For now, they’re names on an injury list; next season, they’ll be reinforcements.
South Carolina’s football coaches preach constantly a mentality of “next man up.” It’s one of those things a team needs to believe to keep going after injuries, but also something that pragmatically reflects more philosophy than reality (even if a player is held to Deebo Samuel’s standard, he’s probably not Deebo Samuel).
South Carolina has lost a set of players at key spots, yet they’ve soldiered on.
“In life, every day you either make progress or excuses,” USC coach Will Muschamp said. “And we don’t make excuses around here. Regardless of who or what the situation or circumstance, we’ve got to make progress.
Never miss a local story.
“Our guys have bought into that mentality and understand, when your number’s called, we need your best.”
The Gamecocks’ list of players lost for now but set to return in 2018 is fairly impressive: All-star receiver/returner/offensive dynamo Deebo Samuel, starting tailback Rico Dowdle, who was never really healthy this year, key defensive cog Bryson Allen-Williams. The group is so deep that versatile tight end K.C. Crosby, last year’s No. 4 pass catcher, is way down the list.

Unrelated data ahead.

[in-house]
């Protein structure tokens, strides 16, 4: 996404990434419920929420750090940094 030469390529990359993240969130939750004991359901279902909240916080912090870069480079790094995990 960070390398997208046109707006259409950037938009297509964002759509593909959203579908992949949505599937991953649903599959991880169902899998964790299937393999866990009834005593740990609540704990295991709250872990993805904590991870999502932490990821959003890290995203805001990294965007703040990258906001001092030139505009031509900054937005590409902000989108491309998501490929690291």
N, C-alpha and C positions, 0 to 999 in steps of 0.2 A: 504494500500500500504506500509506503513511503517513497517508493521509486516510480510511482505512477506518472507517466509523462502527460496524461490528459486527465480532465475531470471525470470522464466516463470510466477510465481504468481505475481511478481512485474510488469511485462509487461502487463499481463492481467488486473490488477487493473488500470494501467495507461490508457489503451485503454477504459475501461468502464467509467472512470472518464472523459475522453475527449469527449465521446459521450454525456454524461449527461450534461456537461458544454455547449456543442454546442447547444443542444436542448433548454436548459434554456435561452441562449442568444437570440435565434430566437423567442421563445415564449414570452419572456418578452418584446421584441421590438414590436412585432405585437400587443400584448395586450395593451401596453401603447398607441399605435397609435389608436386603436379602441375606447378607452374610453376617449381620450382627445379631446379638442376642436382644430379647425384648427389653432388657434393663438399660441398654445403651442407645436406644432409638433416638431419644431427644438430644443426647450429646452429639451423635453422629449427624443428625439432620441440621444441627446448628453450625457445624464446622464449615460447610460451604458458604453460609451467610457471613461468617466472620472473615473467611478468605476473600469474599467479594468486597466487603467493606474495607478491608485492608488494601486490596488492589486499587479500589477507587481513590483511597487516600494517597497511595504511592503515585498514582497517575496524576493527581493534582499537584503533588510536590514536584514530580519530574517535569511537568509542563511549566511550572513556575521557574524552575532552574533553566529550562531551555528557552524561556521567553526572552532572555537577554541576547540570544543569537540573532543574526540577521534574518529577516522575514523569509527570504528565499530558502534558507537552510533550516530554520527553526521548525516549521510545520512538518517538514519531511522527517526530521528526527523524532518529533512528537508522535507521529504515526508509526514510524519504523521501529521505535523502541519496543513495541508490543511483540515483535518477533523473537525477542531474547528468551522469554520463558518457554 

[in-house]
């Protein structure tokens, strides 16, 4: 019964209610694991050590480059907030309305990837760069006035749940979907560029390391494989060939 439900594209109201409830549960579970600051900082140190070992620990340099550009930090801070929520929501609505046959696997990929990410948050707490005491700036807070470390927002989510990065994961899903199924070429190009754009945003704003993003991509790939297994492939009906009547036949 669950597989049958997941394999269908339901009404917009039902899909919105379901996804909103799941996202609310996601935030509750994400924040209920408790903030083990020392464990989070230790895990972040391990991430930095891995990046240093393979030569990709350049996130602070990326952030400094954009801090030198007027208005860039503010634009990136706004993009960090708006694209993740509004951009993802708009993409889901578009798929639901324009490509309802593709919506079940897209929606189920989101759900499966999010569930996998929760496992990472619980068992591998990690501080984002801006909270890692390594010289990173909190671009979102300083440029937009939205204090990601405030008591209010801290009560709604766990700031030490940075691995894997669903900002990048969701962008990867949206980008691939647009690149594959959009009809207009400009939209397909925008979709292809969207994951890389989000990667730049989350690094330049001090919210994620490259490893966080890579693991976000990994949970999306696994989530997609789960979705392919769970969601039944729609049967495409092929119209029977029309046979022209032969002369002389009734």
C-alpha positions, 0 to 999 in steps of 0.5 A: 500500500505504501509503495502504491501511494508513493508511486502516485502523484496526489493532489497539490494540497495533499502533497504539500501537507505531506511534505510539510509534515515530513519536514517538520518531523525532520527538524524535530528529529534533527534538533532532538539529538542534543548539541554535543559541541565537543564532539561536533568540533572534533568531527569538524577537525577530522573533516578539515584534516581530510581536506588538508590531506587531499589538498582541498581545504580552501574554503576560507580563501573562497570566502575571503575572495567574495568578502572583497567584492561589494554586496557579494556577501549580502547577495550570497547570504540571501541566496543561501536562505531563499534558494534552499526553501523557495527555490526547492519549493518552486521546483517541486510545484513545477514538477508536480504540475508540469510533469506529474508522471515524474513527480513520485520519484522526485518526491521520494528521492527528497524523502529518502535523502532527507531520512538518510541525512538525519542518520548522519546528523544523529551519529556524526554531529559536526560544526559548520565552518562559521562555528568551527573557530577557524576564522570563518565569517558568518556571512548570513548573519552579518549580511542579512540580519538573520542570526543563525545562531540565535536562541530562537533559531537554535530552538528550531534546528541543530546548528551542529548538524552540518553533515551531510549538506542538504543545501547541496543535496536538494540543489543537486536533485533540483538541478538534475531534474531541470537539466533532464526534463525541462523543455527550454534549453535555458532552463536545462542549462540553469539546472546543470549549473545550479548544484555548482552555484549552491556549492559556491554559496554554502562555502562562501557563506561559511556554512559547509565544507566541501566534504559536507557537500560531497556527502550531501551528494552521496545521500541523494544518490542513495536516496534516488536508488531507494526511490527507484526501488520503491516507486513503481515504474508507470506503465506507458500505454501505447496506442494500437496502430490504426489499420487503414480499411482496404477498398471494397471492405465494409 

That’s to say nothing of a pair of freshman defensive backs.
Muschamp was high on Jaylin Dickerson and promised he’d be in the safety rotation, and his absence forced Chris Lammons to move there (where he’s thrived). Corner Tavyn Jackson could be a rotation player, but instead USC has relied on a thin secondary all season.
But that speaks, to a degree, to how much South Carolina has adhered to that “next man up” approach.
“We treat everybody the same,” safety D.J. Smith said. “It don’t matter if you’re a starter or a backup. You’ve got the same standard as the starter.”
“Coach usually says once you play a full game, you’re not a freshman no more.”
You’re looking at an offense down a top receiver and runner, plus a nice secondary option. On defense, you’re talking about a group that came in with only three returning linebackers and then lost one.
Yet the Gamecocks have been solid. The defense has bent but not broken on the way to slowing down opponents. The offense has had downs, ups, downs and plenty of flashes, but it’s been enough to hold on.
The Gamecocks are 6-3, despite missing the players above, with a squad that’s two seasons removed from bottoming out at the end of the Spurrier era. They’ll have a chance at wins seven and eight against an ailing Florida team and FCS Wofford.
Muschamp’s team has held together despite all that, and next season it returns two or three key playmakers, the versatile anchor Allan-Williams provides, plus the potential of the freshman defenders. That’s something good for the program’s future, but Muschamp doesn’t have that at the top of his mind.
“Those guys are really good football players and guys that have replaced them, their experience is going to be invaluable moving forward,” Muschamp said. “I haven’t spent a lot of time thinking about it.”